I just finished my undergraduate (BSc) degree in Pure Mathematics & Applied Mathematics. I am starting my postgraduate degree in Pure Mathematics in a month's time.

I am considering pursuing a career in Quantitative Finance when I have finished my studies, but I will have to self-study a lot of the work myself since my Mathematical education will be mostly purely theoretically based.

Are there any recommendations of books that I can obtain to self-study some of the necessary mathematics and statistics/applications that I will be required to know as a quant?

  • $\begingroup$ Hi DJS, in its current form the question is too localized, can you change it to make it more widely applicable? Otherwise it's a candidate for closing. BTW, did you check out this question? $\endgroup$
    – Bob Jansen
    Jan 12 '16 at 18:57
  • 1
    $\begingroup$ I go into all this in gory detail on www.markjoshi.com $\endgroup$
    – Mark Joshi
    Jan 28 '16 at 23:44

In general, quantitative finance requires mathematics, finance, and numerical programming. The mix of the three and the areas of focus within the three will depend on the particular area you intend to work in. For example, option pricing, risk, and asset management are all related but derivative modeling would draw more on stochastic processes and martingales, whereas risk and asset management would draw more on statistics.

For the programming side, it's good to be familiar with numerical libraries like Lapack, numerical programming languages like Matlab, and source control (git). Programming in Python, C and C++ is a good idea too, as well as some reasonable level of computer science & software engineering (data structures, algorithms, software design, etc).

To start, one should at least have some familiarity with numerical methods, such as from:

but be warned that Numerical Recipes can be simplistic.

For option pricing and the mathematically sophisticated, it helps to have a strong background in probability and measure theory. For that, the following texts would be useful:

For the basics of options, everyone uses:

but I preferred:

when I was first learning the subject. But, Cox & Rubinstein is old, and Hull is regularly updated.

That will give you the basics on the finance side in an intuitive way but not in a mathematically rigorous way. For the mathematical rigor, I recommend:

Steele rigorously develops stochastic processes, martingales, Ito integration in a financial context but includes the intuition, so he's also being very down to earth and concrete.

Other general, texts a little more sophisticated than Hull, but less rigorous than Steele that people commonly like would include:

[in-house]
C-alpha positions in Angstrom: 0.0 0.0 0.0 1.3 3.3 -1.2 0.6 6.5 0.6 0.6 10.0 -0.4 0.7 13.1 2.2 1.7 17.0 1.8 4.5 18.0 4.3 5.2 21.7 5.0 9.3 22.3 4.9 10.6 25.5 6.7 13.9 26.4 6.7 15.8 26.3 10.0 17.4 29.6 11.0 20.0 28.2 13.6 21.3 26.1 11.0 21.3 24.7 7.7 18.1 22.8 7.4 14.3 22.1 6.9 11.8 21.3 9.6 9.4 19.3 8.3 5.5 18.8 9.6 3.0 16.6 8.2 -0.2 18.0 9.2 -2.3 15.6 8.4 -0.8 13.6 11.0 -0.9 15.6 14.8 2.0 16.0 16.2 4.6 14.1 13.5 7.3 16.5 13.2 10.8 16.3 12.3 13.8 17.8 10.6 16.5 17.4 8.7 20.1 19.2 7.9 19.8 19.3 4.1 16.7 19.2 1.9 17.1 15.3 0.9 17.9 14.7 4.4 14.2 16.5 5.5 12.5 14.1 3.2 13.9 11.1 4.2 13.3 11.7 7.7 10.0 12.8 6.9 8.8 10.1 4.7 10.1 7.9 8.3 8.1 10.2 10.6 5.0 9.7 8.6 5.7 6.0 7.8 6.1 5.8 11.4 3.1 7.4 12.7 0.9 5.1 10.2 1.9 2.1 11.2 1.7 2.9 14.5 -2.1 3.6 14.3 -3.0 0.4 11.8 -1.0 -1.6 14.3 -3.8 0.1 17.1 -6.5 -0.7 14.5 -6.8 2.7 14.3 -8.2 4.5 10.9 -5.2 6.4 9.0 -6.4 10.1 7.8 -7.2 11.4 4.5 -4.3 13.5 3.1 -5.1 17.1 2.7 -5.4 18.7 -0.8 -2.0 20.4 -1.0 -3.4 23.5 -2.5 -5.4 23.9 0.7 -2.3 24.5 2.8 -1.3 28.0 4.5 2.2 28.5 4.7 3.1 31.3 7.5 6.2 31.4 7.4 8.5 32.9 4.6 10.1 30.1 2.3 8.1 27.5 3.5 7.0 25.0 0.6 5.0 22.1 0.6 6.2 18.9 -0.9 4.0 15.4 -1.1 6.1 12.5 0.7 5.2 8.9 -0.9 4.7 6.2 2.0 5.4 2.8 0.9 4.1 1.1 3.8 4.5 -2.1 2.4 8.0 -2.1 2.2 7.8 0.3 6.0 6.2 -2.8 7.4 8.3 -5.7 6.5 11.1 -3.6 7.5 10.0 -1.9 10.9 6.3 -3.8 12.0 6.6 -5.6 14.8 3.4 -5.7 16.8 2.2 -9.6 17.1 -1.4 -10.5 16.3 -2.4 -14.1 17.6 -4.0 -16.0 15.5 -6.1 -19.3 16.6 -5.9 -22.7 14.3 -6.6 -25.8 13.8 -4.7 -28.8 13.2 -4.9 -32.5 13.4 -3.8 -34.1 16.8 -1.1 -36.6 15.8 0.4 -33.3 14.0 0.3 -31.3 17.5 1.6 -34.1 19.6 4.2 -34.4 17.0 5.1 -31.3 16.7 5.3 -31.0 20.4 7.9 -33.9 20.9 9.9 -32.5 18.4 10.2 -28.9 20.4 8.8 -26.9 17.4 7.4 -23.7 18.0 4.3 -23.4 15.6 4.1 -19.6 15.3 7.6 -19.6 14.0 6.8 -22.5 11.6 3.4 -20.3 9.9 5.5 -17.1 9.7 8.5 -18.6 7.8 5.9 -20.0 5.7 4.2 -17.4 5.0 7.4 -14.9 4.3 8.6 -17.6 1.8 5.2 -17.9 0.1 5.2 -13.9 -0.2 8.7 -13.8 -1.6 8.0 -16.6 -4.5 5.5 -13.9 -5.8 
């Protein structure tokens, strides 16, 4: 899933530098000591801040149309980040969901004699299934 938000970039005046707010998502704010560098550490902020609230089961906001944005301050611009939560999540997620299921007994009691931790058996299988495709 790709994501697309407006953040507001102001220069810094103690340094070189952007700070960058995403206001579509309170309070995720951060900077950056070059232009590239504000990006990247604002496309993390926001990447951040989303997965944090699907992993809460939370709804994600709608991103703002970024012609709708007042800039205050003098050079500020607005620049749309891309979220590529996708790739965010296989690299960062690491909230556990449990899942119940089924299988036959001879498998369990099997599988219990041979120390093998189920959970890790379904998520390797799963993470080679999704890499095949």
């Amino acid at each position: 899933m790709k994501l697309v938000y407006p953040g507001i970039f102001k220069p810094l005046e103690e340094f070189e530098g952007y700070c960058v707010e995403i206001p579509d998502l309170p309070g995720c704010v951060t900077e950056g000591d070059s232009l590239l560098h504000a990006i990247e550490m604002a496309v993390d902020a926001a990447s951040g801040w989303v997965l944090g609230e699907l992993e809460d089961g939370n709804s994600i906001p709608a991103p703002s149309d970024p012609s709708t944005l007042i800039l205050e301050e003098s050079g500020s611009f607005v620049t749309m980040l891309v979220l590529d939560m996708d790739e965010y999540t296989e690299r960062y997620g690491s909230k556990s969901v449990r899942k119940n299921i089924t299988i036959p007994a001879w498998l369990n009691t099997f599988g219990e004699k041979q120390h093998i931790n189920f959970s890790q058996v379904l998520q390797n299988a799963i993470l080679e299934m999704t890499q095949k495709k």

After that, there are lots of different places to go. It will depend on the numerical methods needed, the asset class being worked on, etc.

For example, for more on the numerical methods and the PDE approaches, there's:

Every interest rate derivative quant needs to be familiar with:

For other areas, the list would be different.


For general mathematical finance, you may start with the book Stochastic Calculus for Finance, and then the books Martingale Methods in Financial Modelling and Mathematical Methods for Financial Markets.

After those preparations, you can start with some books in specialized areas such as the books Interest Rate Models by Brigo and Mercurio, Credit Risk by Bielecki and Rutkowski, and Counterparty Credit Risk by Brigo et al. Some other numerical computation and programming skills are also needed.


In the case you're interested in asset management, Robbert Shiller's open fiance course is definitely a good introduction to finance, although not quantitative. In addition to that, John Cochrane's course on Coursera is a very good. Here portfolio theory and option pricing is approached from a quantitative perspective.


As you don't have any background in finance. I would recommend you following book :

  1. Investment by Bodie
  2. Options, Futures, and Other Derivatives by Hull
  3. An Introduction to the Mathematics of Financial Derivatives by Neftci
  4. Financial calculus: an introduction to derivative pricing by Baxter and Rennie

After reading these books you can easily move to high level books as pointed by Gordon.

Some auxiliary book that might help you to get better understanding are :

  1. Analysis of Financial Time Series by Tsay
  2. Essentials of Econometrics by Damodar Gujarati and Dawn Porter

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